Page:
The wacky world of mail­boxes

Other peo­ple’s let­ter­boxes are strangely com­pelling, re­porter Anna Loren finds.

Central Leader - - NEWS -

There’s some­thing about an un­usual mail­box. The best ones stick with you.

When I was grow­ing up I took rid­ing lessons in the school hol­i­days at a lo­cal eques­trian park.

The mail­box was a minia­ture ver­sion of the sta­ble – white walls, blue-grey roof, trot­ting horse painted above the door.

When I think about those hol­i­days, 20 years later, that’s what I re­mem­ber: The fine dust of the rid­ing arena, the smell of sad­dle soap and that mail­box.

Auck­land’s quirki­est mail­boxes are mostly found in the far-flung reaches of the re­gion, the places where the ra­dio re­cep­tion drops out and you have to stand in the ditch to take a photo be­cause there’s no foot­path.

They can also be found in groups. Maybe it’s a case of keep­ing up with the Jone­ses or maybe cer­tain sub­urbs just at­tract sim­i­lar types of peo­ple, but where there’s a wooden cat wait­ing for your let­ter, you’ll prob­a­bly find a bum­ble­bee or an old bar­rel just down the road.

A mail­box usu­ally tells you some­thing about the peo­ple who own it and the things they hold dear.

You can prob­a­bly as­sume, for ex­am­ple, that some­one with a plas­tic trout for a mail­box also has a healthy col­lec­tion of rods and reels.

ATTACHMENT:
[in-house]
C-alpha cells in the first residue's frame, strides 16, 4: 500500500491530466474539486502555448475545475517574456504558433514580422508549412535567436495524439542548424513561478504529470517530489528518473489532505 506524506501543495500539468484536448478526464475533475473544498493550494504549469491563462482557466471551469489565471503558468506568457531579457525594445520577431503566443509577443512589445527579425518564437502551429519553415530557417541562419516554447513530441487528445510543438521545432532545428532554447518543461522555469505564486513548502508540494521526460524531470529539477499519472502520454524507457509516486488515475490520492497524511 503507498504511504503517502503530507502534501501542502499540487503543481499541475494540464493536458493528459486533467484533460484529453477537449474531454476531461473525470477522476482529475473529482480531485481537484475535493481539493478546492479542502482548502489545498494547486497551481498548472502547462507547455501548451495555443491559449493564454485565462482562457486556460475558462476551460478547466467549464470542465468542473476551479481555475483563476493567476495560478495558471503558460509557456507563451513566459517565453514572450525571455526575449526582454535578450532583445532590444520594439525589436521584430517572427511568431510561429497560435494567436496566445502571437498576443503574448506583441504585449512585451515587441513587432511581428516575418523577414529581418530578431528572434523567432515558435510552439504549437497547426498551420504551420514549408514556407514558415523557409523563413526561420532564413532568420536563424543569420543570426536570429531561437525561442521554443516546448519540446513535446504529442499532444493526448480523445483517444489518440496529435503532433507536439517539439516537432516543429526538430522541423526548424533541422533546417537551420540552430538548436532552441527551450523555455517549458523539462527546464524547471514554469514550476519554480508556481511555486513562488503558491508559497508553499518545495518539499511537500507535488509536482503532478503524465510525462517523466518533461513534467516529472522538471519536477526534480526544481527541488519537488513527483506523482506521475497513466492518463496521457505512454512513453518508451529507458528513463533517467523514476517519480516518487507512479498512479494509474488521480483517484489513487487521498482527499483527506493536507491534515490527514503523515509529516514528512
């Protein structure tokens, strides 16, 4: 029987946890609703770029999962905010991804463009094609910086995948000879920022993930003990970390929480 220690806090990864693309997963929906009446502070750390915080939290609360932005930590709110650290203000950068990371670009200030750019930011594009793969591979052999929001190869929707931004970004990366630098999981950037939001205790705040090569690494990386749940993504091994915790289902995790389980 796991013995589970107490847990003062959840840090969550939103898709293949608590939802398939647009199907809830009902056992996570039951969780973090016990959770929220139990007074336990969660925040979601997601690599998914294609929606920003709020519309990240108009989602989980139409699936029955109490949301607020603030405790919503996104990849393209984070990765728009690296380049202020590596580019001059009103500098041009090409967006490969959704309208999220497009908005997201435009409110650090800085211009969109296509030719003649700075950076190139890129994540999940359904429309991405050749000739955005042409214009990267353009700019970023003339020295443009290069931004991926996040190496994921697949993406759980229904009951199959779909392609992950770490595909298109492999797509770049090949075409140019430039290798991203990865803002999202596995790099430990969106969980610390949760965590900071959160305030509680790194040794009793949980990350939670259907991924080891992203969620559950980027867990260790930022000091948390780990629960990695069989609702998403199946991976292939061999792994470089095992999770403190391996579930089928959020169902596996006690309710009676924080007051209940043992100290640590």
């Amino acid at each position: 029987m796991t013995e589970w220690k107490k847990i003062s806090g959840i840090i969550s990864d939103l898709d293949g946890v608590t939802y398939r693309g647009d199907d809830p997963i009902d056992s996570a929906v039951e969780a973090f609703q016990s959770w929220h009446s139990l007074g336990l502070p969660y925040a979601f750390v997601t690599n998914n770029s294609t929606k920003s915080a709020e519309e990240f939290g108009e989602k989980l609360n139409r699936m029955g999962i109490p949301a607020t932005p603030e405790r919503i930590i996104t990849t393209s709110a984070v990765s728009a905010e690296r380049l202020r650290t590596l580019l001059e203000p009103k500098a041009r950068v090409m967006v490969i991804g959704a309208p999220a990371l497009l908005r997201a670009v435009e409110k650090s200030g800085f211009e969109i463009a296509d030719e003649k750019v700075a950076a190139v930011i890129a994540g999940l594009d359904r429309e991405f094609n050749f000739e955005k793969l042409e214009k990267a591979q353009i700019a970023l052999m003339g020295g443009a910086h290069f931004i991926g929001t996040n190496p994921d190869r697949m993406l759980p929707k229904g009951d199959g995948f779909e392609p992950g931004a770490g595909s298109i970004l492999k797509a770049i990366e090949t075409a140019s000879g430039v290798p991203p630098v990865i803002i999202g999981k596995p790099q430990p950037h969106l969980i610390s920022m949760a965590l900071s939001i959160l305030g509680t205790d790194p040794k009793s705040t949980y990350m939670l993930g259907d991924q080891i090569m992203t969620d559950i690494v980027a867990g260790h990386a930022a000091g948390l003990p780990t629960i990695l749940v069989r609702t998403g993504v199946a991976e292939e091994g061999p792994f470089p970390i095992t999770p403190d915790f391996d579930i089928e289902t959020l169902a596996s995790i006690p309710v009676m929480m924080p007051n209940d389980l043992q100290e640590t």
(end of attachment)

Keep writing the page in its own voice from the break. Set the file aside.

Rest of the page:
The mail­boxes with lop­sided num­bers and pint-sized hand­prints are my favourites. They say: A child lives here and they are loved.

Deep in Taranaki’s Awakino Gorge is a mail­box shaped and painted like a gi­ant straw­berry.

Af­ter my grand­mother was di­ag­nosed with can­cer, I got to know that mail­box well.

My sis­ter and I would use it as a yard­stick on our end­less week­end drives be­tween Auck­land and New Ply­mouth, where my grand­mother had lived all her life.

Once we’d passed the straw­berry, we knew we only had an hour left to go.

The day of my grand­mother’s fu­neral was heavy with cloud and as we drove back home, the heav­ens opened.

We didn’t talk but as we came through the gorge we both looked for that straw­berry: A rosy spot of colour on an oth­er­wise black day.

Free Willy: This orca was spot­ted not far from the sea on the Whanga­paraoa Penin­sula. Let­ter head: A Lego man keeps an eye out for mail in Kawakawa Bay.

Farm­yard friends: A dog, duck and horse can all be found on the same stretch of road in Ness Val­ley.

De­liv­ery buoy: A nau­ti­cal mail­box near the beach in Marae­tai.


Colour­ful crea­ture: A slightly danger­ous puffer fish in Kawakawa Bay.

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